The evaluation of the utility of bulk tank tests for the surveillance of Johne's disease and the effect of storage time and temperature on Johne's milk ELISA results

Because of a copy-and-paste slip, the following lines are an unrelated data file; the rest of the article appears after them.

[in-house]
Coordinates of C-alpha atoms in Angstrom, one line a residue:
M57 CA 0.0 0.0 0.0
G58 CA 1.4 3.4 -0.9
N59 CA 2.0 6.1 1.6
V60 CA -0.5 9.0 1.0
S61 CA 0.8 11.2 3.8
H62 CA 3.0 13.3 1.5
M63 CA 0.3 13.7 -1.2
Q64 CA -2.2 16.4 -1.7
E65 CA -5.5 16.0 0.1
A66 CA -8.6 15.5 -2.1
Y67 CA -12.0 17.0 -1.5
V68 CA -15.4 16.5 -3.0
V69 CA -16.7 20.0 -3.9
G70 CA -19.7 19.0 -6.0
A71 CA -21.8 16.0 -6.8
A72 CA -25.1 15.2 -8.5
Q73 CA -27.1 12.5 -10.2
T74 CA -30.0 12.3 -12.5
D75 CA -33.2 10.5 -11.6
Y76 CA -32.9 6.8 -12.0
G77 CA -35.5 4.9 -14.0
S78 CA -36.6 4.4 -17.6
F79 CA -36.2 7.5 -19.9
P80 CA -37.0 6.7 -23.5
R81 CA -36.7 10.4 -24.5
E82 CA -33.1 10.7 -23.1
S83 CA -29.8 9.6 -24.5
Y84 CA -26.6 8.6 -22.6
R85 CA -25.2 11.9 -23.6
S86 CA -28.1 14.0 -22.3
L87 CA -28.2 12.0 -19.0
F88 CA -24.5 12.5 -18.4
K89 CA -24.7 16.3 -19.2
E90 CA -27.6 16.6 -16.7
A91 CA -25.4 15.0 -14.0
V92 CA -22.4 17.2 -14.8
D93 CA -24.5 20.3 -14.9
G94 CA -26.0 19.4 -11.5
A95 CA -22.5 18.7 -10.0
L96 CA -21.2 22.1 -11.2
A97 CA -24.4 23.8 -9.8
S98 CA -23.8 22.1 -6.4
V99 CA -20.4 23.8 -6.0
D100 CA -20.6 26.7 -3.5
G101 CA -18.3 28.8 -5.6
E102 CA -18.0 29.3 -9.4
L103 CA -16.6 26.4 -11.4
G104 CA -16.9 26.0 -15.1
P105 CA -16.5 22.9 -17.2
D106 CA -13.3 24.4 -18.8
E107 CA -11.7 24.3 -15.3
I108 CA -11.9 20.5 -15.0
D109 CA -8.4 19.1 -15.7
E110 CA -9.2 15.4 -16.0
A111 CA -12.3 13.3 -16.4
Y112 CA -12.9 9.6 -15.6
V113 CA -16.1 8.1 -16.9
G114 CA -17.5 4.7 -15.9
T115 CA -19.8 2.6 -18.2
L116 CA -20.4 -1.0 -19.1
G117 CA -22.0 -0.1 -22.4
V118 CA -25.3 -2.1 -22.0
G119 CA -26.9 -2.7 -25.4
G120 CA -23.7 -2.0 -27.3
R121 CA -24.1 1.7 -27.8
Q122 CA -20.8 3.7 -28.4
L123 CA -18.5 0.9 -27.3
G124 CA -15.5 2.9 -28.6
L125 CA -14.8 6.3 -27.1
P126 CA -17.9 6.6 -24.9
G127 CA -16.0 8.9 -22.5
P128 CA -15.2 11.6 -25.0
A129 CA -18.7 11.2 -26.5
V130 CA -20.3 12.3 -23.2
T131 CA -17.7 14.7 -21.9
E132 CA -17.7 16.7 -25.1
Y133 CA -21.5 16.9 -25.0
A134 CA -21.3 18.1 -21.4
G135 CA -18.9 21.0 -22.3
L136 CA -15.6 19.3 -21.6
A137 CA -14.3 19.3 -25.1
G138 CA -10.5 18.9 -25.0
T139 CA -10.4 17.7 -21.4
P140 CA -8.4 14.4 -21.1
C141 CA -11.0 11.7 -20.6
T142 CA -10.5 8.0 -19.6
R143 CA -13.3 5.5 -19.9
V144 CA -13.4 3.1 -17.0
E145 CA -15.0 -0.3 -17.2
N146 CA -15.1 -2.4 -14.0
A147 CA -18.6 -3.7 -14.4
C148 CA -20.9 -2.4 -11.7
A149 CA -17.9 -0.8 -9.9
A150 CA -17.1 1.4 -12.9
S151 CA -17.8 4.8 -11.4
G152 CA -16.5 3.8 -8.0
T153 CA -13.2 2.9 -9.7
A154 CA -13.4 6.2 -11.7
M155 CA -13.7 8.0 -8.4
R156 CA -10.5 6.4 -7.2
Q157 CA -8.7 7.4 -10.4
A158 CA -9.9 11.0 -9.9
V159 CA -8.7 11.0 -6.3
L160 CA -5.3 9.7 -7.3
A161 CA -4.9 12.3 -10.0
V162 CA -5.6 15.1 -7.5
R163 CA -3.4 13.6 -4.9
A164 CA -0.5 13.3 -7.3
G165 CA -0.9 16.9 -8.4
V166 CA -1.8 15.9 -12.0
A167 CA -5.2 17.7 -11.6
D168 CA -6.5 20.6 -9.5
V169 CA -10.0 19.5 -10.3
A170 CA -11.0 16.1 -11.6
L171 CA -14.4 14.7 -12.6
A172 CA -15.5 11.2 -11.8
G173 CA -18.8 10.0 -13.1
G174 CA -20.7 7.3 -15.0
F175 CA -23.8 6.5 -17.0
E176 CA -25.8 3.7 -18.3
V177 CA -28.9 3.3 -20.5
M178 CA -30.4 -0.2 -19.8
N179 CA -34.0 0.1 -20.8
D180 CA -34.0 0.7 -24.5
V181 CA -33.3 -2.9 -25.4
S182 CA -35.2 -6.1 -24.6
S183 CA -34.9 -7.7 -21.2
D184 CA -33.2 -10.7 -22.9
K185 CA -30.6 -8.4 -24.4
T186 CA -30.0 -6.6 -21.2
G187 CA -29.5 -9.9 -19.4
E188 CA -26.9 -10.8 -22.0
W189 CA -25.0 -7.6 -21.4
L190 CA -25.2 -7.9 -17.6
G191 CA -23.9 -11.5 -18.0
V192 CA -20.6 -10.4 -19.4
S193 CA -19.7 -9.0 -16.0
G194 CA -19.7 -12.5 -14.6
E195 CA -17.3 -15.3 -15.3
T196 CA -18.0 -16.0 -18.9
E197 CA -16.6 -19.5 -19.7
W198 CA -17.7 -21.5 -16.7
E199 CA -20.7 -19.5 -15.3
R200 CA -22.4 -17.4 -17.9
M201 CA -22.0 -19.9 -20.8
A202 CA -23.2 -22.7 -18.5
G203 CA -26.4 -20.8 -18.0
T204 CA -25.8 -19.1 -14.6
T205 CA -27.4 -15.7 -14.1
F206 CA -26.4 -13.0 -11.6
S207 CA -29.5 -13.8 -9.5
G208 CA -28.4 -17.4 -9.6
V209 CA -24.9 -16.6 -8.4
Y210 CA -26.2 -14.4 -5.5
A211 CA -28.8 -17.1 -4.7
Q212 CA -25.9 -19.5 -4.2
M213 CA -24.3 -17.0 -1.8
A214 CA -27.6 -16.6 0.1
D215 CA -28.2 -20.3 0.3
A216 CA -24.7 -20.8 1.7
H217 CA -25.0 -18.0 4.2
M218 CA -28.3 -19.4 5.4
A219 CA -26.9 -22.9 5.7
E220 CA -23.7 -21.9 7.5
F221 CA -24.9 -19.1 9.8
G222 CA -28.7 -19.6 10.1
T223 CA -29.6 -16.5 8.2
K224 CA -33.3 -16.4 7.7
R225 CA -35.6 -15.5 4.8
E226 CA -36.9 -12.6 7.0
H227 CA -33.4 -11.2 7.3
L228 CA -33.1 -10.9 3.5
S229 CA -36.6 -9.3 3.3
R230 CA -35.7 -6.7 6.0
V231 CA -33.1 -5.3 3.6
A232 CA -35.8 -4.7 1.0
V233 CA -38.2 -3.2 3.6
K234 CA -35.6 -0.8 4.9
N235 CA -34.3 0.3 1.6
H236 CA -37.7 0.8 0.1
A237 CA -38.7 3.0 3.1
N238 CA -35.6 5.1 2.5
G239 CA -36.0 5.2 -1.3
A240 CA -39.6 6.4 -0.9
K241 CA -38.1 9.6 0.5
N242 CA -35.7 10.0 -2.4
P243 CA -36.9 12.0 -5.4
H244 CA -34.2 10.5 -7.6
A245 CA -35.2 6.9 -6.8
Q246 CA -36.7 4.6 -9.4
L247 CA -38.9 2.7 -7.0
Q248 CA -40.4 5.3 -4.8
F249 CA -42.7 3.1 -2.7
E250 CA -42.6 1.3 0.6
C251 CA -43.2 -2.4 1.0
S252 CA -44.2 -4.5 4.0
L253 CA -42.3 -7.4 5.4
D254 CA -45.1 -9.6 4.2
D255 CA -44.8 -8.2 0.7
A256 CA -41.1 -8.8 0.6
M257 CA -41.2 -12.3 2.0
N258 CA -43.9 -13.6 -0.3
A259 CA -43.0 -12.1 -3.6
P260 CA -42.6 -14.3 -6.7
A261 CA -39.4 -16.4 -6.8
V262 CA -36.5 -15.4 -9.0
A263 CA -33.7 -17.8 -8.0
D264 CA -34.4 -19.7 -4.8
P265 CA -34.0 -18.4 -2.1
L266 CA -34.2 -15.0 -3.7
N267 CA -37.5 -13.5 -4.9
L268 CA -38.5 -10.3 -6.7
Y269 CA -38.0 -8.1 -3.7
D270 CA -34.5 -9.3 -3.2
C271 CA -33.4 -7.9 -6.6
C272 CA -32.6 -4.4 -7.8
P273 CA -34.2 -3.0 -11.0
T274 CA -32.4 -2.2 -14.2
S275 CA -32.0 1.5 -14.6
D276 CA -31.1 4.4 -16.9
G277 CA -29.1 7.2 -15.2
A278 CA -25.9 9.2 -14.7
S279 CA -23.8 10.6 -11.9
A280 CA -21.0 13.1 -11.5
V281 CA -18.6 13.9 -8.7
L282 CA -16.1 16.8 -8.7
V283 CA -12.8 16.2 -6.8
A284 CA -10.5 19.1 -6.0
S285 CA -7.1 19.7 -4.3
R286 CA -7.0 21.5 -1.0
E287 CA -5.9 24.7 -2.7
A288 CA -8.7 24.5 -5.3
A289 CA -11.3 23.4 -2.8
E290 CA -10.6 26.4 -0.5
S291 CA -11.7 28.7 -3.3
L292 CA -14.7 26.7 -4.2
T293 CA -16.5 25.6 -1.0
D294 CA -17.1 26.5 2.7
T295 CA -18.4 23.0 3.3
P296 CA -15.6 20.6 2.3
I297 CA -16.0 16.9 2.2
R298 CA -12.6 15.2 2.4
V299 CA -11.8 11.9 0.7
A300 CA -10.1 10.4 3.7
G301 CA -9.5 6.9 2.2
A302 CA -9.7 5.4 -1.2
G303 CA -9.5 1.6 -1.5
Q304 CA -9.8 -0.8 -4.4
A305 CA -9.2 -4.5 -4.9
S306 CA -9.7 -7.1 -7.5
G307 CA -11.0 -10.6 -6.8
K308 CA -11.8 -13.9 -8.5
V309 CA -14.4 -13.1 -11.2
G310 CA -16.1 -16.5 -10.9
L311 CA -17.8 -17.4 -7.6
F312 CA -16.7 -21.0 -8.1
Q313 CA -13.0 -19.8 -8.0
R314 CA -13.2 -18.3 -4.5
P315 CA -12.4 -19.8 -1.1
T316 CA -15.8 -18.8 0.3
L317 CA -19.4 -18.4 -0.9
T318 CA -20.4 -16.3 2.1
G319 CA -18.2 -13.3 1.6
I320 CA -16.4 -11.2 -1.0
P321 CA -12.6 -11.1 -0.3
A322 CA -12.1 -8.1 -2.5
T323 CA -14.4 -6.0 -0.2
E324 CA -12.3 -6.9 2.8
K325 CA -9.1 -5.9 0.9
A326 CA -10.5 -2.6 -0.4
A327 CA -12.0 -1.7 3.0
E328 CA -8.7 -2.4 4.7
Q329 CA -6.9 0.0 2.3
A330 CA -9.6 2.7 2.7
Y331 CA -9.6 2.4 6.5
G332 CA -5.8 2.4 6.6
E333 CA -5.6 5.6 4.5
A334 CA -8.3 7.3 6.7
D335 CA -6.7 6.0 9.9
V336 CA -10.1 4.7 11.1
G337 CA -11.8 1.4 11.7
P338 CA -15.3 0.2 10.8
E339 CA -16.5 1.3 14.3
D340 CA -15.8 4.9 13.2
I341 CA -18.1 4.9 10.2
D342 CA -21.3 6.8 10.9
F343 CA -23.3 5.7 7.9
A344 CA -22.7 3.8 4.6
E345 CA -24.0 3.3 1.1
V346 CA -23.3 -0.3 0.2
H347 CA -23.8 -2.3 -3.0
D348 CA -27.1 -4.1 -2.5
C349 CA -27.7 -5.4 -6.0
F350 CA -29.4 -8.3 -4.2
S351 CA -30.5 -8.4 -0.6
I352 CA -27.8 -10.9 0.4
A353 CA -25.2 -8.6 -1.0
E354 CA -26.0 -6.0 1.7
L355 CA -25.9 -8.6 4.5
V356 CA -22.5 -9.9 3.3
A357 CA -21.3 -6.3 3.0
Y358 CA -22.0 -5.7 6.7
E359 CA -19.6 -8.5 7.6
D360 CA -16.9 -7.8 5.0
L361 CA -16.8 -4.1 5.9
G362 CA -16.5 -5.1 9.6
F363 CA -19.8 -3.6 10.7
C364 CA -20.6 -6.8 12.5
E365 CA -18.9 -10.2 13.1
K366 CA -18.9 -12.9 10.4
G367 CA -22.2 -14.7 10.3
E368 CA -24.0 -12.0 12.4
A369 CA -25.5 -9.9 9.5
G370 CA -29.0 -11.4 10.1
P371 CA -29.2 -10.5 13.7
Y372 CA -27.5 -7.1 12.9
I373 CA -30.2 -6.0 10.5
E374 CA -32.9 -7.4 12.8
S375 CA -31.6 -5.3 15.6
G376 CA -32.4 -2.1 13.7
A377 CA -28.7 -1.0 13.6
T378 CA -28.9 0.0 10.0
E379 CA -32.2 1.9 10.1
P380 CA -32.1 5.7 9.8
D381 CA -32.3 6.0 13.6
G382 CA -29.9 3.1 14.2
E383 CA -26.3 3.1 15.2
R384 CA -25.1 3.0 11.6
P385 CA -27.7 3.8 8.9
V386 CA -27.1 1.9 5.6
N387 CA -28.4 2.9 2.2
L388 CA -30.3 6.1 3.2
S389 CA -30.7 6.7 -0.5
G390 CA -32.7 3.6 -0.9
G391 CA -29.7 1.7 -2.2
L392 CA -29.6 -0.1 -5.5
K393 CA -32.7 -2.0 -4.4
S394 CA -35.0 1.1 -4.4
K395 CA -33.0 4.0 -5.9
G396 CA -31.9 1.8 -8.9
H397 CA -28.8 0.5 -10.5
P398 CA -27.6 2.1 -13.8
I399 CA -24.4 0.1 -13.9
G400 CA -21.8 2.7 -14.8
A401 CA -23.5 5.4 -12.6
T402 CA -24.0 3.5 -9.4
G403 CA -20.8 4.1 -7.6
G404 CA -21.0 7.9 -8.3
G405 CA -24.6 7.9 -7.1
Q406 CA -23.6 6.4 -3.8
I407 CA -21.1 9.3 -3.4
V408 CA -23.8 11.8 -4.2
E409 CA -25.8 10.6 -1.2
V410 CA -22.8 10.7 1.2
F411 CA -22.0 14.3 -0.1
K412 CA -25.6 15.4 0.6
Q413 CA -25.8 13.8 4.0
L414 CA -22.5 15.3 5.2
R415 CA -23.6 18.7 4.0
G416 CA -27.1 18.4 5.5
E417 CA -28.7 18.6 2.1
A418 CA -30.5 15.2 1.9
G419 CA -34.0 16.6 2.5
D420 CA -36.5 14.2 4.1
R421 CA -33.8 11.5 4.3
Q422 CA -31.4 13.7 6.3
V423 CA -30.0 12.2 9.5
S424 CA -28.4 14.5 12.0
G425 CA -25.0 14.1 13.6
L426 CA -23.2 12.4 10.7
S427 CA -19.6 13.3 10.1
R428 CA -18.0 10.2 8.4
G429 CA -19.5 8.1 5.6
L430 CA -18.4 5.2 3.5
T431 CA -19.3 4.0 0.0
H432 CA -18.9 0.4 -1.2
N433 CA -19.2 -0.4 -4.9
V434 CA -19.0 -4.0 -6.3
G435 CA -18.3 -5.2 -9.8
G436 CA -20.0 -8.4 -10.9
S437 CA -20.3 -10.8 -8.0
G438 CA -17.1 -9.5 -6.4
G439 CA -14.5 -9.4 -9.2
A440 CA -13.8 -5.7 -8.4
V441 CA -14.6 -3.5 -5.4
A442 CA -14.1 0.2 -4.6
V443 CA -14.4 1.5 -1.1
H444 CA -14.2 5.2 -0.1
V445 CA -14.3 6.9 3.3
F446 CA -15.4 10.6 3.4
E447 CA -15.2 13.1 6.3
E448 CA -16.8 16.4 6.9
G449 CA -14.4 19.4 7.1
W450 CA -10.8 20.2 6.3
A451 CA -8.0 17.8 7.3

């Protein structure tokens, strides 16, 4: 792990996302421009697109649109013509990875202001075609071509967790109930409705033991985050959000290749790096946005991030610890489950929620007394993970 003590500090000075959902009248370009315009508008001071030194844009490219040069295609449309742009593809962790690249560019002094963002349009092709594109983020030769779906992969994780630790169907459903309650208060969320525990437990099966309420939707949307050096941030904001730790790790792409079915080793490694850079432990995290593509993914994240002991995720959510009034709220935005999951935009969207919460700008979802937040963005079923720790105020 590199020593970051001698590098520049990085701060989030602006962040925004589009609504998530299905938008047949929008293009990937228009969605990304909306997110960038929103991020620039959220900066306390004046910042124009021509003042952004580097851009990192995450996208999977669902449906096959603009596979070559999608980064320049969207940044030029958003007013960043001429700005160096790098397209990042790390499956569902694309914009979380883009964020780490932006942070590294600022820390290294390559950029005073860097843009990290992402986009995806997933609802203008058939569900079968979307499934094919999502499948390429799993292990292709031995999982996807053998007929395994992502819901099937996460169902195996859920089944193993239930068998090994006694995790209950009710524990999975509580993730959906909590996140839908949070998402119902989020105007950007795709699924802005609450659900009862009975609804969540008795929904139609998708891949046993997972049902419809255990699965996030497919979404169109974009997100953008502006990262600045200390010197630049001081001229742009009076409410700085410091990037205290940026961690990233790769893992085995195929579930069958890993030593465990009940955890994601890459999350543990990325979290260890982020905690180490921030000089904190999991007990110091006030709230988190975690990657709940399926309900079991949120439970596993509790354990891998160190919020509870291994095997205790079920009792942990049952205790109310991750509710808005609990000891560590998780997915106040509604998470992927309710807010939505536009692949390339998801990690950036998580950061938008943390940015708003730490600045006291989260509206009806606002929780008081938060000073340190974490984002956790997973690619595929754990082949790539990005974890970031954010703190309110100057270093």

The first objective of this study was to evaluate the utility of bulk tank tests to detect the presence of Mycobacterium avium subspecies paratuberculosis (MAP) antibody in dairy herds for the purpose of Johne’s disease surveillance. Individual cow milk samples were collected by CanWest Dairy Herd Improvement customer service representatives in herds across Ontario, Canada. These samples, along with bronopol preserved bulk tank samples were collected from herds participating in the Ontario Johne’s Education and Management Assistance Program (OJEMAP), a producer funded Johne’s control scheme. Overall, there were 309 farms tested, with herd size from 15 to 986 milking cows. The relative sensitivity and specificity of the bulk tank ELISA test when a positive herd was defined as 1 or more positive cows was 54.7% and 90.6%, respectively. The second objective was to determine the effect of milk storage temperature and duration on the Johne’s milk ELISA test result. When herd level factors were considered in a logistic model, average monthly protein (%) and the percent of positive milk contributed to the bulk tank by milk ELISA positive cows were found to be significantly (p<0.05) associated with the probability of a herd testing positive on the bulk tank Hyper ELISA protocol. Positive and negative MAP milk samples were stored for varying times and under different temperature conditions. In a mixed linear model, time was found to be significantly (<0.001) associated with the log transformed ELISA optical density. When the results were dichotomized into positive and negative by the cut-off of 0.10 and cross classified, the amount of misclassification was considered biologically negligible.